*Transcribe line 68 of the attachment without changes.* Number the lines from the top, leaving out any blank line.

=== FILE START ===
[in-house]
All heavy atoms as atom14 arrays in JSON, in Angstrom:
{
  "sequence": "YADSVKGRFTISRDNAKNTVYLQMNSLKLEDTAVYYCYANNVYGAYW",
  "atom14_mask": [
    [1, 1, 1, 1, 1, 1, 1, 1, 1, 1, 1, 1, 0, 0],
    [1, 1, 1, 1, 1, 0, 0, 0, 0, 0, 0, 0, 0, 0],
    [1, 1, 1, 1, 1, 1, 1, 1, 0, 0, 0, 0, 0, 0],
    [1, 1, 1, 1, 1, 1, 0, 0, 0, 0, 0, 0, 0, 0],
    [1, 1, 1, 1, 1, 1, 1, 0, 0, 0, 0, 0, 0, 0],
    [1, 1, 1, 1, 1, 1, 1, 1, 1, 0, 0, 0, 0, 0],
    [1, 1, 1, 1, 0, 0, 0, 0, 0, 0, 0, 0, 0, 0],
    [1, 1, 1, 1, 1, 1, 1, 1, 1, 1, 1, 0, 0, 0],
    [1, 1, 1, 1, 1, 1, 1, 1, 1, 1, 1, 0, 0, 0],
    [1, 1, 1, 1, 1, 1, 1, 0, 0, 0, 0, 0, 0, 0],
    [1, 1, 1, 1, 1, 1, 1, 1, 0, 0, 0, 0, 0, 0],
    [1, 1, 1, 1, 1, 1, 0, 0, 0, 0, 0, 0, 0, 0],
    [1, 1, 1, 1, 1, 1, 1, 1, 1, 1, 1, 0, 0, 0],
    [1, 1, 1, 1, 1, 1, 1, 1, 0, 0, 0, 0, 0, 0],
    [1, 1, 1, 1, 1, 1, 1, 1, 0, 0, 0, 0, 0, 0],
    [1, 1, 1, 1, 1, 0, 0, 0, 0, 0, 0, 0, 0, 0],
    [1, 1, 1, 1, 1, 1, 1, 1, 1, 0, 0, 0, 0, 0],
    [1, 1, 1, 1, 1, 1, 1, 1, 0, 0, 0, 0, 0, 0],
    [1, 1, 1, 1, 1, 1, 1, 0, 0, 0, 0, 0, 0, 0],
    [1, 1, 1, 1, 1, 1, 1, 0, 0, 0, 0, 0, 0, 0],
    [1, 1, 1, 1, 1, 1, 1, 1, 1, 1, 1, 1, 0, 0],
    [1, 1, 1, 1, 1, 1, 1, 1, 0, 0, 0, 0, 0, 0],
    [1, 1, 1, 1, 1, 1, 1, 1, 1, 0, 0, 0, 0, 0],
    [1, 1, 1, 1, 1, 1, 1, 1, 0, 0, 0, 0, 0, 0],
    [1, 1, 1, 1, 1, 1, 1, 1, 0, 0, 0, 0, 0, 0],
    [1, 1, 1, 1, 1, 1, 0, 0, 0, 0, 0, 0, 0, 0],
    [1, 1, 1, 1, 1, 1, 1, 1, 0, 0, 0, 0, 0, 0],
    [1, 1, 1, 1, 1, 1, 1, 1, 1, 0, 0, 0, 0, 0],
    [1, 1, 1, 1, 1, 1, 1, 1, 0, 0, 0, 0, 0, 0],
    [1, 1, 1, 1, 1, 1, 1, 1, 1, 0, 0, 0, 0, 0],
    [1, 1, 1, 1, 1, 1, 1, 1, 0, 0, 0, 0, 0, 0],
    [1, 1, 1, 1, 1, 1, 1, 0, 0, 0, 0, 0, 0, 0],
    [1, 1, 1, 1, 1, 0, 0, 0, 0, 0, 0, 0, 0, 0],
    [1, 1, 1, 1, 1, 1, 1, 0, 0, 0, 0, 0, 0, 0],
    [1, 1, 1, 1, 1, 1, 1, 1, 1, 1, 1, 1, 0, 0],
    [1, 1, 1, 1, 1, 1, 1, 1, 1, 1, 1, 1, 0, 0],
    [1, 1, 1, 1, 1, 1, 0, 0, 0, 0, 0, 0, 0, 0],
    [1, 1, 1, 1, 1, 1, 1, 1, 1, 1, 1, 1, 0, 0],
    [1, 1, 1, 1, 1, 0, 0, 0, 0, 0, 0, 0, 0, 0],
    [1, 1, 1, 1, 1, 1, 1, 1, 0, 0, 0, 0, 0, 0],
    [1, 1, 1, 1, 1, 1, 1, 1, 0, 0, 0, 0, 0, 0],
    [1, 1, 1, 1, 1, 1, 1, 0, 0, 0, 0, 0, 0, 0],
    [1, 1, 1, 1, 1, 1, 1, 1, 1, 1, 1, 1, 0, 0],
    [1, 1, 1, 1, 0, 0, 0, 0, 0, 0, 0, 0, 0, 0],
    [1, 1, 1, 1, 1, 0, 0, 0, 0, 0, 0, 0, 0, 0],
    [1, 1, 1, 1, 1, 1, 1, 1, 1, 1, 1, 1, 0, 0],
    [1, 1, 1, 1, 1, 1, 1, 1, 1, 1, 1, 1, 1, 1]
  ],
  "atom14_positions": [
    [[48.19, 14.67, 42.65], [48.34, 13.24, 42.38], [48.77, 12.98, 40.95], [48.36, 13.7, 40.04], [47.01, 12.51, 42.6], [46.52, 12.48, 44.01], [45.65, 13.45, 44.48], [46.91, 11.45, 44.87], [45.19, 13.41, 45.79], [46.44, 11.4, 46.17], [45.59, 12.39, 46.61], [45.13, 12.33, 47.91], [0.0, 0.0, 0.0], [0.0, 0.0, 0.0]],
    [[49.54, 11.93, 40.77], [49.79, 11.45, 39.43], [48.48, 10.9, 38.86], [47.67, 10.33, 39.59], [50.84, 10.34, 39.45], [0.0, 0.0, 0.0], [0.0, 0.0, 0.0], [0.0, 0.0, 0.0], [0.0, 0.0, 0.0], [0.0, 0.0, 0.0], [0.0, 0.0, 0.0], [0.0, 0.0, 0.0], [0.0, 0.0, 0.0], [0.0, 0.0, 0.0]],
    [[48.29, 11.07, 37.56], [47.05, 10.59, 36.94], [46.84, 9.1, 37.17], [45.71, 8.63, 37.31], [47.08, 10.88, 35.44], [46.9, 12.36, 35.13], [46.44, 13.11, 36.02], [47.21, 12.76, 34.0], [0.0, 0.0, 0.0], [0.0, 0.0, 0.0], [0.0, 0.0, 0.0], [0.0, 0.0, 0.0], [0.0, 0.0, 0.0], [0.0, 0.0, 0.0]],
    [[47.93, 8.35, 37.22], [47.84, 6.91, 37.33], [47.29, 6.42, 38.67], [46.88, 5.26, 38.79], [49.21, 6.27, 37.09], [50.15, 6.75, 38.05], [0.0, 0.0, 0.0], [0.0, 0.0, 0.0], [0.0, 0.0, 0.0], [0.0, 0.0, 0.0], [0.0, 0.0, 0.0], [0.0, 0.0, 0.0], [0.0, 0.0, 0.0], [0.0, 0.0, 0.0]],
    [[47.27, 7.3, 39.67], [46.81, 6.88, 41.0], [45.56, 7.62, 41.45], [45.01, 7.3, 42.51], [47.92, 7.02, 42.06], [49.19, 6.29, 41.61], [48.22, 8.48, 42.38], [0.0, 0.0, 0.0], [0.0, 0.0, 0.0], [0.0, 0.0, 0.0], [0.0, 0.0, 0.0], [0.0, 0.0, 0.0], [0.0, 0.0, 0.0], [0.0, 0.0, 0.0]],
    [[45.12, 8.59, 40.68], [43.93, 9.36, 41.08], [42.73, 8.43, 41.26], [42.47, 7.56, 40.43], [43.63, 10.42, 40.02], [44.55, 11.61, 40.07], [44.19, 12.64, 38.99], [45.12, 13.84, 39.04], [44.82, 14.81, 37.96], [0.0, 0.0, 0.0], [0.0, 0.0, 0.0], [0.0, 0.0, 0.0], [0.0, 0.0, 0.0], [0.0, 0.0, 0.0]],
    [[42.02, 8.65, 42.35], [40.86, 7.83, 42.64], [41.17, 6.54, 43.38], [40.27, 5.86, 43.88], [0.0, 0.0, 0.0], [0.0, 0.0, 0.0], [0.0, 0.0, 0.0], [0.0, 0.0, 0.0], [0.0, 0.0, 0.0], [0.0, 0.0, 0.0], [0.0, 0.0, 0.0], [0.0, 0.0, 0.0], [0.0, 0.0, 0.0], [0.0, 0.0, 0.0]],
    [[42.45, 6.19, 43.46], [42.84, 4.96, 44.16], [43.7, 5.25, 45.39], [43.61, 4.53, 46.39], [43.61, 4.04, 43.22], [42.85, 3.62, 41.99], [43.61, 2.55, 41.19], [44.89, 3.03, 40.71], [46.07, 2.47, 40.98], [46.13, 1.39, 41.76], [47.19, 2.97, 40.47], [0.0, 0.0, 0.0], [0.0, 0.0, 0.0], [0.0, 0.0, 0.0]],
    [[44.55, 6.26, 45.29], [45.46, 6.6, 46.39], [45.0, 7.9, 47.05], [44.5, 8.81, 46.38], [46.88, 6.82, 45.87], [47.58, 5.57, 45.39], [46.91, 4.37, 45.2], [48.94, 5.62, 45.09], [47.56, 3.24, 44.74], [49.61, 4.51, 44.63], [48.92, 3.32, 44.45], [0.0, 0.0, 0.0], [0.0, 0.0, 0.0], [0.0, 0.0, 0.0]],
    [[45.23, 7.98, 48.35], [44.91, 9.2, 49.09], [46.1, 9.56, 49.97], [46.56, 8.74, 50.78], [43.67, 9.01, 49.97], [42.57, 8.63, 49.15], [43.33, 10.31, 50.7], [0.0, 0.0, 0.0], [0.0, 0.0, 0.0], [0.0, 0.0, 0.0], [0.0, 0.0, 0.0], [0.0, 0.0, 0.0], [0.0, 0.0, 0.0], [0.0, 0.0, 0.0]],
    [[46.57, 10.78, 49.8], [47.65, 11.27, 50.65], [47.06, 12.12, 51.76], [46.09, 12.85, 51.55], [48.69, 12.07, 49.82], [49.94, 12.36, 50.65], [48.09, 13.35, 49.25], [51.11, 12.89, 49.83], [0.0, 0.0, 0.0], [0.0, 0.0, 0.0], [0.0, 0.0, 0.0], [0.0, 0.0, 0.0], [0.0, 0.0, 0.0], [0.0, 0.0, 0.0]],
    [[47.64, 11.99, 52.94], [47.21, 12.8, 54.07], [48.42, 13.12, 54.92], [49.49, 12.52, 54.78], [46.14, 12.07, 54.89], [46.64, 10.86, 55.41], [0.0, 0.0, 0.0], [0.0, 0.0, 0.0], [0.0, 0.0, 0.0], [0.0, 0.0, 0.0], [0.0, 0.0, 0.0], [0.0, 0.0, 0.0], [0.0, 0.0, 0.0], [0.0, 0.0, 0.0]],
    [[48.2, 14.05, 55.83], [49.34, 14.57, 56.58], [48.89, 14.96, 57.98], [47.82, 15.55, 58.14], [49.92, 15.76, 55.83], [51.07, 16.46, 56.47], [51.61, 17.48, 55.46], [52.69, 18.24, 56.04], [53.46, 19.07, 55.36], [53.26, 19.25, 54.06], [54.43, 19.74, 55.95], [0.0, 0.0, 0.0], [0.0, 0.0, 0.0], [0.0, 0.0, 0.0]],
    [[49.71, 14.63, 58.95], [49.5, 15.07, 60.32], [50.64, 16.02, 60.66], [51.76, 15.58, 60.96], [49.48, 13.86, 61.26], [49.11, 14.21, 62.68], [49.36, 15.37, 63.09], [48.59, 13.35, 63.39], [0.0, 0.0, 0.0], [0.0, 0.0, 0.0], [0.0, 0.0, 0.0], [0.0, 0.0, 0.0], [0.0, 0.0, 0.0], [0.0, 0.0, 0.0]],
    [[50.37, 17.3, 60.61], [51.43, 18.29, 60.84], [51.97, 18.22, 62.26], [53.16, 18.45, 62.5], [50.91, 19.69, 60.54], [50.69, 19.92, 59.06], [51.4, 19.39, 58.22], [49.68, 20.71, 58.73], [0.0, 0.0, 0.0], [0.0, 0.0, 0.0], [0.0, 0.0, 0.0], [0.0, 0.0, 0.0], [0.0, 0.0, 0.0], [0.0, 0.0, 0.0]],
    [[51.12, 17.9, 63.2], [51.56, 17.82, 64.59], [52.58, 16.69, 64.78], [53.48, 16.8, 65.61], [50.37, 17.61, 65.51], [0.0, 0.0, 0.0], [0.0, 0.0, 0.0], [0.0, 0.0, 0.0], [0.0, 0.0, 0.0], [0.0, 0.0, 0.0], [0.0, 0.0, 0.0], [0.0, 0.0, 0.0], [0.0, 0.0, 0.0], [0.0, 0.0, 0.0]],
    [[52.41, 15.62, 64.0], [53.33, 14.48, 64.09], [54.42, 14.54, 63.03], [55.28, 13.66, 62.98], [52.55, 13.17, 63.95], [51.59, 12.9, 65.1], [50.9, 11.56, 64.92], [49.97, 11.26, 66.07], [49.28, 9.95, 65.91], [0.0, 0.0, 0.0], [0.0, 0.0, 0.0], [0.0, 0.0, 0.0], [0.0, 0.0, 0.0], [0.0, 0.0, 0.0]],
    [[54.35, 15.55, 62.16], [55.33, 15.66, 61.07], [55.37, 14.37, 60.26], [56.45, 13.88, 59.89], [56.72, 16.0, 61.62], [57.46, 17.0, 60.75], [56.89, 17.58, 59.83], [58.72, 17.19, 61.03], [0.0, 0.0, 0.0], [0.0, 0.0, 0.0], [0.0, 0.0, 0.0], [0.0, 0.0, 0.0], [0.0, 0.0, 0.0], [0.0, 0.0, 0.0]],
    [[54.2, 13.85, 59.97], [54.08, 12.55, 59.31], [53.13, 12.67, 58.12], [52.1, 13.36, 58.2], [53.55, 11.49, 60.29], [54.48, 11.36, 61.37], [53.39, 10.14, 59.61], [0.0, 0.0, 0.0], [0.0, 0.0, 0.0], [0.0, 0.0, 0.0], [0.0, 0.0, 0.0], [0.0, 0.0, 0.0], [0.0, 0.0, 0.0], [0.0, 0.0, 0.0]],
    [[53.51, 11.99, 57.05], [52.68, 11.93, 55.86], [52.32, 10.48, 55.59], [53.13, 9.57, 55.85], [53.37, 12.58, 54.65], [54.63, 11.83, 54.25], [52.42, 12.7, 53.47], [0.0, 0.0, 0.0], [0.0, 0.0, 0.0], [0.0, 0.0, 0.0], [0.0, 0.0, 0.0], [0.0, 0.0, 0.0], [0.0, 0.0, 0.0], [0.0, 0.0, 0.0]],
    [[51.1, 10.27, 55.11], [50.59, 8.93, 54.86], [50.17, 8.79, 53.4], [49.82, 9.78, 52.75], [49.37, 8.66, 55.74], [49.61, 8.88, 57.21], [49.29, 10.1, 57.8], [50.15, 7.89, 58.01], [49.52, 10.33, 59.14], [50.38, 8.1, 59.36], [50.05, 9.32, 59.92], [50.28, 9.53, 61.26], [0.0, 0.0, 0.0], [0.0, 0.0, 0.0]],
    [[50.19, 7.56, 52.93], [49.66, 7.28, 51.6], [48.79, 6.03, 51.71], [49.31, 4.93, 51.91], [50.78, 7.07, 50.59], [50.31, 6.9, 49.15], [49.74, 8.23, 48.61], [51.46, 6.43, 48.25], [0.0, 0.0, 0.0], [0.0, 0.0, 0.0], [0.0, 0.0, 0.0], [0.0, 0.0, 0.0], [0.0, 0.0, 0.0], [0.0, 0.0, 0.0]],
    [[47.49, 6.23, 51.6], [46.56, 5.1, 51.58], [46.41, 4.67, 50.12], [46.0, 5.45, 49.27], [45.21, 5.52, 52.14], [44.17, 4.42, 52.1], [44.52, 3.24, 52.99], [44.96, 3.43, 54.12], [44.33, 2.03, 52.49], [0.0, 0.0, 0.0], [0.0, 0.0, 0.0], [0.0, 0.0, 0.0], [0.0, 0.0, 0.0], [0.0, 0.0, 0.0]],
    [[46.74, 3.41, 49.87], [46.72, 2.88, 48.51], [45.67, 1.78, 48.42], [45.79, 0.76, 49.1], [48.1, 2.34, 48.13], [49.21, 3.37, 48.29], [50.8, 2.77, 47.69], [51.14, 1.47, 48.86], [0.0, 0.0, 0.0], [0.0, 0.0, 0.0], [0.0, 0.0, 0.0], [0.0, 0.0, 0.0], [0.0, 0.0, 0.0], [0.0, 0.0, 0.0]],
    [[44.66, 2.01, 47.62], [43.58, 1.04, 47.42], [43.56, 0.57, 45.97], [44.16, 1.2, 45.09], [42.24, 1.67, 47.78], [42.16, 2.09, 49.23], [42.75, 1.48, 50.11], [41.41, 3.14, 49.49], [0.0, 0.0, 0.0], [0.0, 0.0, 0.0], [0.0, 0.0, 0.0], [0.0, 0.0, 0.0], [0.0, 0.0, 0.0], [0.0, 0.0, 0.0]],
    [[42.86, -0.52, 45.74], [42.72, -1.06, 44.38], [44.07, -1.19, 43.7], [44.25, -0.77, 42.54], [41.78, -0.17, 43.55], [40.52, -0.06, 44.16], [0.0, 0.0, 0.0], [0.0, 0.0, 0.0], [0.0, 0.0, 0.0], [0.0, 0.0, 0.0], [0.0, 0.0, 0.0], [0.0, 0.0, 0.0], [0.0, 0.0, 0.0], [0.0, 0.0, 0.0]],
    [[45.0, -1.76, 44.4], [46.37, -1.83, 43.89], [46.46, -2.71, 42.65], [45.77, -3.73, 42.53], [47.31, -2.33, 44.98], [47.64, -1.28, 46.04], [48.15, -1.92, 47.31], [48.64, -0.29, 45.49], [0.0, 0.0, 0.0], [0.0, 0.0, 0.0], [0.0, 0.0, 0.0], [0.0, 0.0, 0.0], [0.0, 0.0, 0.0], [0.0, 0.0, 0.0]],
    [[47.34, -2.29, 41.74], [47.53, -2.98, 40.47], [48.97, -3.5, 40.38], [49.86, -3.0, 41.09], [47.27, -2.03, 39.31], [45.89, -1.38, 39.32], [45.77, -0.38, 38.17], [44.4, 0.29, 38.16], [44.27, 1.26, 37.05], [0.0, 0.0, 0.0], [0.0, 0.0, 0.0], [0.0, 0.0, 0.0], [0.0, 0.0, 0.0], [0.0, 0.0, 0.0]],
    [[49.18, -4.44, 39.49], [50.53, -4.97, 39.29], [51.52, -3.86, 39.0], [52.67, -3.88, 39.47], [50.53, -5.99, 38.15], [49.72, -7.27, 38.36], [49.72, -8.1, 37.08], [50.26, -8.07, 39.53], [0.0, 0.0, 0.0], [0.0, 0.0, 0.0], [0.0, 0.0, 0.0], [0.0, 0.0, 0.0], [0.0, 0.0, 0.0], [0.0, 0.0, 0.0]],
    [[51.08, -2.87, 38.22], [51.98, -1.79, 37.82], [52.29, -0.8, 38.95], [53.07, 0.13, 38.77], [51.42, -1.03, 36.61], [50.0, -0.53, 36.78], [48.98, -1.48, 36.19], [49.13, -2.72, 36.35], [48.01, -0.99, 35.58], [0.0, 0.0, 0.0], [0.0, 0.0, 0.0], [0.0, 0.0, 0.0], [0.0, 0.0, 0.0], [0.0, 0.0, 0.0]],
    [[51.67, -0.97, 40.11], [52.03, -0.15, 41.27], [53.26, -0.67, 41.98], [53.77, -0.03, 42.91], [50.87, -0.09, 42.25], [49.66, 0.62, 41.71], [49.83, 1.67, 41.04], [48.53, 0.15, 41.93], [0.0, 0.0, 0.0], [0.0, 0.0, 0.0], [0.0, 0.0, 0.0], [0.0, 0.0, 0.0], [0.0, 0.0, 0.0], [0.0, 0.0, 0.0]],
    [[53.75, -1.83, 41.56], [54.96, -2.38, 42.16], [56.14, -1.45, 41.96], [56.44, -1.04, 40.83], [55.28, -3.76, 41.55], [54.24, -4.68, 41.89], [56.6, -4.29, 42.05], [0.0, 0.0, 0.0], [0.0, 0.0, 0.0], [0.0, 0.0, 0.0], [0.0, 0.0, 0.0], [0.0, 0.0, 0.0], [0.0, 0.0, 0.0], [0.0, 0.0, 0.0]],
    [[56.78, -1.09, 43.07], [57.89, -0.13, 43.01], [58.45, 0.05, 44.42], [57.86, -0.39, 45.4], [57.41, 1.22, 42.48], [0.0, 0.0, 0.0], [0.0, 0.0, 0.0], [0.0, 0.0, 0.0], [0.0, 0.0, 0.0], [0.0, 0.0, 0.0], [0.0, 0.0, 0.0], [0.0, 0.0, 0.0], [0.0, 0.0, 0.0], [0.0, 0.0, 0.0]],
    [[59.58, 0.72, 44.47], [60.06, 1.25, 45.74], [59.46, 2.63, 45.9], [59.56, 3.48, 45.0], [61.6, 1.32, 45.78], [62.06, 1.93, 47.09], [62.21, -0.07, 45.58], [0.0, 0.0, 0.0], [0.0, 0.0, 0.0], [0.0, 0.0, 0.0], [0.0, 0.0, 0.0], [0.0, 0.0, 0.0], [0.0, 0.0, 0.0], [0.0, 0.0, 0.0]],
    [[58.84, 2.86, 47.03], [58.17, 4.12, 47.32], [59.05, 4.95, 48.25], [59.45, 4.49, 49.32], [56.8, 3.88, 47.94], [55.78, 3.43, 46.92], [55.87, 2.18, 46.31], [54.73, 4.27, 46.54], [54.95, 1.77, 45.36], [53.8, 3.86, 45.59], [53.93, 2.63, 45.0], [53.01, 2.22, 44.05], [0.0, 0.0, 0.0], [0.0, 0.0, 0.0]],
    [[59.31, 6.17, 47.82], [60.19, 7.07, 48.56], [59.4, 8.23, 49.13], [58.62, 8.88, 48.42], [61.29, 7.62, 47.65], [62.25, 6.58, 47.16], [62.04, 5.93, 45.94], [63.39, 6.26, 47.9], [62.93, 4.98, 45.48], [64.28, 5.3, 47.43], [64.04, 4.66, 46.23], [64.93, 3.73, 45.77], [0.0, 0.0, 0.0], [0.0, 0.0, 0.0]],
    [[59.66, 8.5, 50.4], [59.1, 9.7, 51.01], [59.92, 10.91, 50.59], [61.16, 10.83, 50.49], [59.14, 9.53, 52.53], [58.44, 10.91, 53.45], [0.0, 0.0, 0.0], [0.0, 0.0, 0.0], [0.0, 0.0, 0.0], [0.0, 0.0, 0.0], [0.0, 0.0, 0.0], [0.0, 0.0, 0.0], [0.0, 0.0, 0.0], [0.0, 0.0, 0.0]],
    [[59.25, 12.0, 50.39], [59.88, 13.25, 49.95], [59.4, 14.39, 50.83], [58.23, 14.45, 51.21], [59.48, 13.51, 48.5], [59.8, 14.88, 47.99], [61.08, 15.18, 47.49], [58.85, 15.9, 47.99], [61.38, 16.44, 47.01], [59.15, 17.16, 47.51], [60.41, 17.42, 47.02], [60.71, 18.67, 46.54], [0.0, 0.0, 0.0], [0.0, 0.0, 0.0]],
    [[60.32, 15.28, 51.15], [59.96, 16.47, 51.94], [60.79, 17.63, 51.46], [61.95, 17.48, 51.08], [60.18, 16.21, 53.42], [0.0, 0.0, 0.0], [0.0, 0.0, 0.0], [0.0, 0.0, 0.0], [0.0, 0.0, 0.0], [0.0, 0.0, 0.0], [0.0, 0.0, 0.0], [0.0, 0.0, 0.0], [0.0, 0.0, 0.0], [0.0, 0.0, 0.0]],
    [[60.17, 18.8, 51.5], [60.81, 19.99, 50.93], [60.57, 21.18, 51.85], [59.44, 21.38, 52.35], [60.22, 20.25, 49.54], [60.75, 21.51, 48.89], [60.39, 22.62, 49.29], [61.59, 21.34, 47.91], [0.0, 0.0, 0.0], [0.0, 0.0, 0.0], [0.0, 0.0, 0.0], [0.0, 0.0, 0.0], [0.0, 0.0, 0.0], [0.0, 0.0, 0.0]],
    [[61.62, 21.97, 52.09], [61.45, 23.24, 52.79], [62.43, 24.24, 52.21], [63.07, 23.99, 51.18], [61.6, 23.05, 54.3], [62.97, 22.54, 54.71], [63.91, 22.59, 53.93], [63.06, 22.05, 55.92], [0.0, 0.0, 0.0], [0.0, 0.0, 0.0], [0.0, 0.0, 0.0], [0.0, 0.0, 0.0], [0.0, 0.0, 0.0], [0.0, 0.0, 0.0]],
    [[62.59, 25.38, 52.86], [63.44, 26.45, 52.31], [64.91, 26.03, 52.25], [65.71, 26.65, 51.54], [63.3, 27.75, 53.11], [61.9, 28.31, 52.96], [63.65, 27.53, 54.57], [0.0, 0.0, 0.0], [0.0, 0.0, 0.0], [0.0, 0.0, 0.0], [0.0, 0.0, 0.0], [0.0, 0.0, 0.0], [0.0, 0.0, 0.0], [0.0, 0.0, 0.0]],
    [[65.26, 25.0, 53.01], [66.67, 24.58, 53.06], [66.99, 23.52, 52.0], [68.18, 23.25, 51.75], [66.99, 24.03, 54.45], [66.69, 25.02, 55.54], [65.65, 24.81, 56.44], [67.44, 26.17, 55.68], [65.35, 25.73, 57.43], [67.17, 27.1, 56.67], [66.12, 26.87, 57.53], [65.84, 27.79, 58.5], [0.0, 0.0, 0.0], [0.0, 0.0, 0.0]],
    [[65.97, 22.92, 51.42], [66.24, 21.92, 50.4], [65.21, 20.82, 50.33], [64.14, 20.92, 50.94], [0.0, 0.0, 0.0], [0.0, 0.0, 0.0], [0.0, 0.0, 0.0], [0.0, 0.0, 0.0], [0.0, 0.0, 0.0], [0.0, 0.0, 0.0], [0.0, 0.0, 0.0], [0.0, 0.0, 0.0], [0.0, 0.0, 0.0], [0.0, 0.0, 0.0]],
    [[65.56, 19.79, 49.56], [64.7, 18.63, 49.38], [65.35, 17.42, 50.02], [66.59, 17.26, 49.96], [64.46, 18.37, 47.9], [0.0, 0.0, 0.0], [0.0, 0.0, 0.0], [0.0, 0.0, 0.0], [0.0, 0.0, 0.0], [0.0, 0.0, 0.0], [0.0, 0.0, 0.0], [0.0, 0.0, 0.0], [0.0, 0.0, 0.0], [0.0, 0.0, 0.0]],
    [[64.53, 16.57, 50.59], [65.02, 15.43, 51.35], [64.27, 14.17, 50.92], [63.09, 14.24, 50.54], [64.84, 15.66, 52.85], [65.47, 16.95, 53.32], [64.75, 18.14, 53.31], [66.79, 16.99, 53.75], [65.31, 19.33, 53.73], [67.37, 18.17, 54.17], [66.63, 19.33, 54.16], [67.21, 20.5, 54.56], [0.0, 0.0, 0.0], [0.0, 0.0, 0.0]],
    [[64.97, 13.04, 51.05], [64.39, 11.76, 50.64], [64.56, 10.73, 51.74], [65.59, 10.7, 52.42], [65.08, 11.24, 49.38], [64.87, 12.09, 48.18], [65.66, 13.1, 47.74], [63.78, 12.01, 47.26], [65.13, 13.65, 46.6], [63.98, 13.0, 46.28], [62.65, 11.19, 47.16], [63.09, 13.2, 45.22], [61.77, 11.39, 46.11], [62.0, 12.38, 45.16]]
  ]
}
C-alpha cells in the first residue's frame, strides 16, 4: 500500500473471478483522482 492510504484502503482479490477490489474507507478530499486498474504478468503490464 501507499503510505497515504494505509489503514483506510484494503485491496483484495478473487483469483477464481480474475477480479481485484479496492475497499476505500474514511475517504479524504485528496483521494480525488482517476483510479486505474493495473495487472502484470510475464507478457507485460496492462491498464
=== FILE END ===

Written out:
    [[49.71, 14.63, 58.95], [49.5, 15.07, 60.32], [50.64, 16.02, 60.66], [51.76, 15.58, 60.96], [49.48, 13.86, 61.26], [49.11, 14.21, 62.68], [49.36, 15.37, 63.09], [48.59, 13.35, 63.39], [0.0, 0.0, 0.0], [0.0, 0.0, 0.0], [0.0, 0.0, 0.0], [0.0, 0.0, 0.0], [0.0, 0.0, 0.0], [0.0, 0.0, 0.0]],